Q&A with Author Andrew Einspruch

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You have an impressive background in fiction and nonfiction. Why did you decide to start writing YA books?

I sometimes teach creative writing classes, and in the 2000s, I taught a bunch of them. I had a standard set of exercises, and one of them was, “Write for two minutes as fast as you can starting with this sentence: ‘Please, please marry my son.’” I always do the exercises with the class (it’s more fun that way), and at one of these, I wrote, “‘Please, please marry my son,’ implored the chipmunk of the maiden.” The chipmunk goes on to say how unsuitable her son is.

It was a short little toss-off exercise, but something made me think, “I kinda like this. There’s something here.” I poked at the idea on and off for, literally, years, but bogged down. And then in April 2016, I thought, “I have to give this a real shot.” I wrote what became THE PURPLE HAZE, with that first line more or less intact.


I’d never written anything that long before, and at first I thought I had maybe a little 35,000 word novella on my hands. Hundreds of thousands of words later, there’s now three books in the series plus two standalone prequels.

So, YA found me more than I found it.

What do you love most about the young adult genre?

I love the characters, and how they’re just on that cusp of adulthood. Their concerns are very different to what they will be five years later. It’s a fun age to explore. Plus, I write very clean novels, and I think its easier to do with characters of that age.

Do you prefer outlining or are you a “pantser” as we like to call it in the industry?

I tried to pants THE PURPLE HAZE, but like I said, got bogged down. It wasn’t until I had an outline and sense of the full story that I was able to get on track. So think of me as a light outliner — I need to know where I’m going, but I don’t go into heavy detail in the chapters beforehand. Maybe a sentence or two per chapter.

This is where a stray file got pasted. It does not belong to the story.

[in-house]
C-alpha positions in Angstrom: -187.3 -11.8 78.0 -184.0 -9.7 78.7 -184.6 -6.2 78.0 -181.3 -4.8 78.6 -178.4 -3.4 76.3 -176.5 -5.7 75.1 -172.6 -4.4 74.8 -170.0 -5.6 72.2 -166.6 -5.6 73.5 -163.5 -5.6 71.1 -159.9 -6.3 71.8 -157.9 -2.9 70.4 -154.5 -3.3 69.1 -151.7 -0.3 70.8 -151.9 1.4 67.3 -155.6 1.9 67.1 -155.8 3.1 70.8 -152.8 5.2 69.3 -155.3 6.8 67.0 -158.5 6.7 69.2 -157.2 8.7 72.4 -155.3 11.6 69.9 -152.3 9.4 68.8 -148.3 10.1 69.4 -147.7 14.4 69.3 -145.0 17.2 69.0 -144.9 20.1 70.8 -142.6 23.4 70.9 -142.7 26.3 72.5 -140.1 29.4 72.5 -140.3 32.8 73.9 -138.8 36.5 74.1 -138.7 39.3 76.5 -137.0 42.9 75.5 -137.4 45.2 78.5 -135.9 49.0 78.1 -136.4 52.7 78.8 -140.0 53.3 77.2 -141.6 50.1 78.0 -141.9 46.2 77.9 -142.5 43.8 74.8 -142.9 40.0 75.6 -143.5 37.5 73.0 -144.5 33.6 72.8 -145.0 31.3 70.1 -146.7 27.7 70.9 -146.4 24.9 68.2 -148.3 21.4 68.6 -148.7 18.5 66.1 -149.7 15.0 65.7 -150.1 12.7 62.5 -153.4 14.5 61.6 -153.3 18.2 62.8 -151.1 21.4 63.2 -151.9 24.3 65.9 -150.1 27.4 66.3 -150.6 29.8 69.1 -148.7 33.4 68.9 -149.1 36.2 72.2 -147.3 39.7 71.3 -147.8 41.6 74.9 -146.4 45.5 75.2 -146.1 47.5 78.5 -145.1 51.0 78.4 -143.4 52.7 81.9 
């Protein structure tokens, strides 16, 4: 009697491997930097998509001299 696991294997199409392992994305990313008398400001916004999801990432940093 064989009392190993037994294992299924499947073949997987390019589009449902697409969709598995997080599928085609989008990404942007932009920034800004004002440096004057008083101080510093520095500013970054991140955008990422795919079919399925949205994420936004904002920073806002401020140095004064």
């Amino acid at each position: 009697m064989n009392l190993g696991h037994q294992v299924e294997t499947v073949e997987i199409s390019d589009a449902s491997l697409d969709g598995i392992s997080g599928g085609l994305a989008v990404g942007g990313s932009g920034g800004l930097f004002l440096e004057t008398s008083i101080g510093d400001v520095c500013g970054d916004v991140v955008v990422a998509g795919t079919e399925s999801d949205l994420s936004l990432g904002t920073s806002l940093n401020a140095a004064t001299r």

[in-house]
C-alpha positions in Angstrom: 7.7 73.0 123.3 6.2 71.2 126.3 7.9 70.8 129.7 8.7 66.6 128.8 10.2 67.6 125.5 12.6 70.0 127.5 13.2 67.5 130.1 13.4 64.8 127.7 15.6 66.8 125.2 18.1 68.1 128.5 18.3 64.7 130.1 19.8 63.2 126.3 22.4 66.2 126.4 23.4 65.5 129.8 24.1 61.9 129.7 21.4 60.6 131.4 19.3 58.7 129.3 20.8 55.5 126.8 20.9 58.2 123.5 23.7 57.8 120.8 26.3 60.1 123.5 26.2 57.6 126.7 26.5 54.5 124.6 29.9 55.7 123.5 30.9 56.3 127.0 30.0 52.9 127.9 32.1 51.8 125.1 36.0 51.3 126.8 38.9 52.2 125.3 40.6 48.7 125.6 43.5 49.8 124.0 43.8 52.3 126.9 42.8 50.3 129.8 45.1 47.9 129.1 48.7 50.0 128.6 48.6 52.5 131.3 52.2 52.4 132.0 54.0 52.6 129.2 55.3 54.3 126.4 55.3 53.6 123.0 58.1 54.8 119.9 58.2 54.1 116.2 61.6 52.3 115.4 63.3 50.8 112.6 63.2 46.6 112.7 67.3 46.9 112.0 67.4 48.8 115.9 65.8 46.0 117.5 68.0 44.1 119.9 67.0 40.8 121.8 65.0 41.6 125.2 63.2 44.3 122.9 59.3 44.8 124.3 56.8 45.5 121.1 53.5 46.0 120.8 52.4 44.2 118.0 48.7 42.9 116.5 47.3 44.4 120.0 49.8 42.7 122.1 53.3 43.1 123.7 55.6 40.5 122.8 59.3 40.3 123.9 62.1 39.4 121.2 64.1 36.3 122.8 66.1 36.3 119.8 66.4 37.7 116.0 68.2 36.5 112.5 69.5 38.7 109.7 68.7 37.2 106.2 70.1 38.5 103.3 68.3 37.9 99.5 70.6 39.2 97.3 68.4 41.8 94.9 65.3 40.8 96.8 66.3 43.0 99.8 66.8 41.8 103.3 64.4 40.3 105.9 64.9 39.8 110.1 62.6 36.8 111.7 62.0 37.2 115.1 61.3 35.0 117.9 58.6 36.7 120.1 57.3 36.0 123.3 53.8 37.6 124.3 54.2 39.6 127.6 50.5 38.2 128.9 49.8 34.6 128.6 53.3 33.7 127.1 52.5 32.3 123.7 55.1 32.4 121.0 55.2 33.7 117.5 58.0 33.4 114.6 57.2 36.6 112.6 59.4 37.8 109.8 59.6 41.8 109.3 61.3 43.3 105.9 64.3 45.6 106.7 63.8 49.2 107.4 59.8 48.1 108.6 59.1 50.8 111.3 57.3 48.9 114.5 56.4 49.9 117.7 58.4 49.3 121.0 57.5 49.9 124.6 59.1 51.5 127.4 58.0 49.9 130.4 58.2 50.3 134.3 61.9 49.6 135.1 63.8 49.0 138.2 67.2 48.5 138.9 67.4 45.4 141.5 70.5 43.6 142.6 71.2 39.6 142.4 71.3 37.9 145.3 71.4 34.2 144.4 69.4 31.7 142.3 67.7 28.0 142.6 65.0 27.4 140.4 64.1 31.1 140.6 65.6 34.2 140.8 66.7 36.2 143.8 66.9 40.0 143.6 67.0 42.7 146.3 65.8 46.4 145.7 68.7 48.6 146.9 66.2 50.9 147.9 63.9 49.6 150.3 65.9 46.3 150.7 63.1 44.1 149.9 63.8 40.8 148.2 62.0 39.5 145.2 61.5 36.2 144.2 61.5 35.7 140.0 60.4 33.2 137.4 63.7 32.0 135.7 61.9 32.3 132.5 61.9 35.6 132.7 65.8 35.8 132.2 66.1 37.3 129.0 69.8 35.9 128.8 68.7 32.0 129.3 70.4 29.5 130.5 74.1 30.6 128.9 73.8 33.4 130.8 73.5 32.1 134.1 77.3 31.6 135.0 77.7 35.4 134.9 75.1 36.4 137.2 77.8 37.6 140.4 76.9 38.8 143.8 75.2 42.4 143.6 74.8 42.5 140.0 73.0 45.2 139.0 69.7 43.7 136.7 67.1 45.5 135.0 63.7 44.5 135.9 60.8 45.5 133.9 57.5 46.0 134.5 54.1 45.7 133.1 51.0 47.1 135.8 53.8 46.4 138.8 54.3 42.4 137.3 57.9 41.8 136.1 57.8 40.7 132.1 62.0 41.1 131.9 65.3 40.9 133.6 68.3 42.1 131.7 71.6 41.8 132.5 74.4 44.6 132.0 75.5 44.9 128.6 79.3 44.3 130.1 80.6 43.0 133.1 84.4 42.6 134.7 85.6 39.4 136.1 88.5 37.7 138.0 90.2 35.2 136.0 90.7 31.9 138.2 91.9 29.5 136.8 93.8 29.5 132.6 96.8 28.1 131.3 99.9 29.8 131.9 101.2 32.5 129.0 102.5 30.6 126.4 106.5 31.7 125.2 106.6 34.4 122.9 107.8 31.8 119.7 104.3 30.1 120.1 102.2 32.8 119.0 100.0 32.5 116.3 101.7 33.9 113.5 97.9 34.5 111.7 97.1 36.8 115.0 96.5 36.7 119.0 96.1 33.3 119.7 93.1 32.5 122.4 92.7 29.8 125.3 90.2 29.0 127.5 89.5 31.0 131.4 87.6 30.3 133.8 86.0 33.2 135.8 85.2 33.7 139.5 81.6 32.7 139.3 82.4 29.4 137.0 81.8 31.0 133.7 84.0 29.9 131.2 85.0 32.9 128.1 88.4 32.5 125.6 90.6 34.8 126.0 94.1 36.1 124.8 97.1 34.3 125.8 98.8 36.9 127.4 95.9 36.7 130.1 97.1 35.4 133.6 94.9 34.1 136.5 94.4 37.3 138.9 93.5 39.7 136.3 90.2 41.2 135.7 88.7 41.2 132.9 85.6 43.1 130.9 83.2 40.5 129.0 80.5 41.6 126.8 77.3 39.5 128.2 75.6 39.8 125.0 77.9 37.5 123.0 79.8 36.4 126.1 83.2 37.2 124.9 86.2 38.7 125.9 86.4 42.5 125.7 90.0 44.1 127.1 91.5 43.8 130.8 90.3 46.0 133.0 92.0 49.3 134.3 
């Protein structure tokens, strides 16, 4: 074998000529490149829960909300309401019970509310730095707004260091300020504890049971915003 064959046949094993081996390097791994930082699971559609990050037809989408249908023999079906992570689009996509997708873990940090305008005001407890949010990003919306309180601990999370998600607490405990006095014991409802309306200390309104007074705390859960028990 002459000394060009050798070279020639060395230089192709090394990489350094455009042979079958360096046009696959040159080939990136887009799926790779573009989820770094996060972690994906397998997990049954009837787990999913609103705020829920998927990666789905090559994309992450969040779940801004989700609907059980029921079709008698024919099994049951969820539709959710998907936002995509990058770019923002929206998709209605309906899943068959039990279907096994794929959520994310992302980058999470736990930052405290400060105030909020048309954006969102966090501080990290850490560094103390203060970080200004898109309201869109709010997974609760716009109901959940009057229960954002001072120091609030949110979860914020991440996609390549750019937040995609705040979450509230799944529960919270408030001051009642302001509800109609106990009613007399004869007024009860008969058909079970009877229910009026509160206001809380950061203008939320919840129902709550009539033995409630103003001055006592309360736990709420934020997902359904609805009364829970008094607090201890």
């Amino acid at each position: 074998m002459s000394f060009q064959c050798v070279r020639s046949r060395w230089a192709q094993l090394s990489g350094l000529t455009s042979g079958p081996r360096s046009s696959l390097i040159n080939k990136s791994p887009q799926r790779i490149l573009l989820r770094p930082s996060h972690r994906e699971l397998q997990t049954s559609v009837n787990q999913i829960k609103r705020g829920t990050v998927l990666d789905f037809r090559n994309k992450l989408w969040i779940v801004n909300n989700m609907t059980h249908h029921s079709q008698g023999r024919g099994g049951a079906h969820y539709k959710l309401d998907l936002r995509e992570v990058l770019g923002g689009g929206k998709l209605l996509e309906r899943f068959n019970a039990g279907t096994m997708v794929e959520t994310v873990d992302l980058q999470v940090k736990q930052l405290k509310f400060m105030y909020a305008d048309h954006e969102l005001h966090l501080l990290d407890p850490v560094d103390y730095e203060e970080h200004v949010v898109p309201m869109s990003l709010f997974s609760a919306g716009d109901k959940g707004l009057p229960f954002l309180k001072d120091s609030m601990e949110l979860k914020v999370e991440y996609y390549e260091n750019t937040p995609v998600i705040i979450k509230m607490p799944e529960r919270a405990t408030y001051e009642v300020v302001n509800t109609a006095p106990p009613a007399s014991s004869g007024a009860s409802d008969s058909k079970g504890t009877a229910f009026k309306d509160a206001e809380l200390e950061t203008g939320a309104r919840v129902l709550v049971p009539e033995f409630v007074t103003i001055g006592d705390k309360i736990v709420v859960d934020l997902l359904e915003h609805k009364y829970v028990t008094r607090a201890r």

What project are you currently working on?

Just this week, I sent the manuscript for book three in the series, THE LIGHT BEARER, to my alpha readers. So, right now, I’m starting book four, QUEEN ELOISE. I’ve written the first few thousand words, but, to your earlier question, I’m still hammering out the story outline. So the writing isn’t quite as fast at the moment as it will be.

How did you come up with the idea for it?

Being the fourth book in the series, it flows on from the story that precedes it. I know where this book starts, and I know where the book will end. I just need to connect those points with a whole bunch of story in between.

What is the last book you read? Did you enjoy it?

The last book I read was Libbie Hawker’s “Take Off Your Pants,” a book about outlining. I’m trying to get my head in the story structure space. It’s the third or fourth time I’ve gone through her book.


The fiction book I read was “The Consuming Fire” (The Interdependency, #2) by John Scalzi. I’m a big fan of Scalzi’s — I like his breezy, funny style — and have enjoyed the first two books in this series.


What’s next on your TBR list?

My favourite author of all time is William Gibson. Nothing thrills me more than a new Gibson novel. He has one coming out called Agency, which I can’t wait to read, but it is going to be a few months yet (September 2019). In anticipation, I’ve been working through his back catalogue. So next on my TBR pile is “Mona Lisa Overdrive,” his third book, once I finish his second, “Count Zero.


Do you prefer to read physical books or eBooks?

Neither. I’m very much an audio book guy. With my wife and daughter, I run Australia’s largest farm animal sanctuary (see deeppeacetrust.com), and I have a day job. So I have a lot of time doing things that allow me to multi-task and listen to books, like shovelling manure or driving. So, give me an audio book any day. And if I can’t have that, then I’ll get the ebook version and have Siri read it to me. I find it’s the most efficient way for me to enjoy them.

When reading physical books, do you use bookmarks or do you fold corners?

Bookmarks. Definitely and emphatically bookmarks.

What advice would you give to your teenage self?

Pay attention to the niggles and hints that show you where your true interests lie, and then have the self-confidence to act on them. It’ll be a much more interesting work life if you do.

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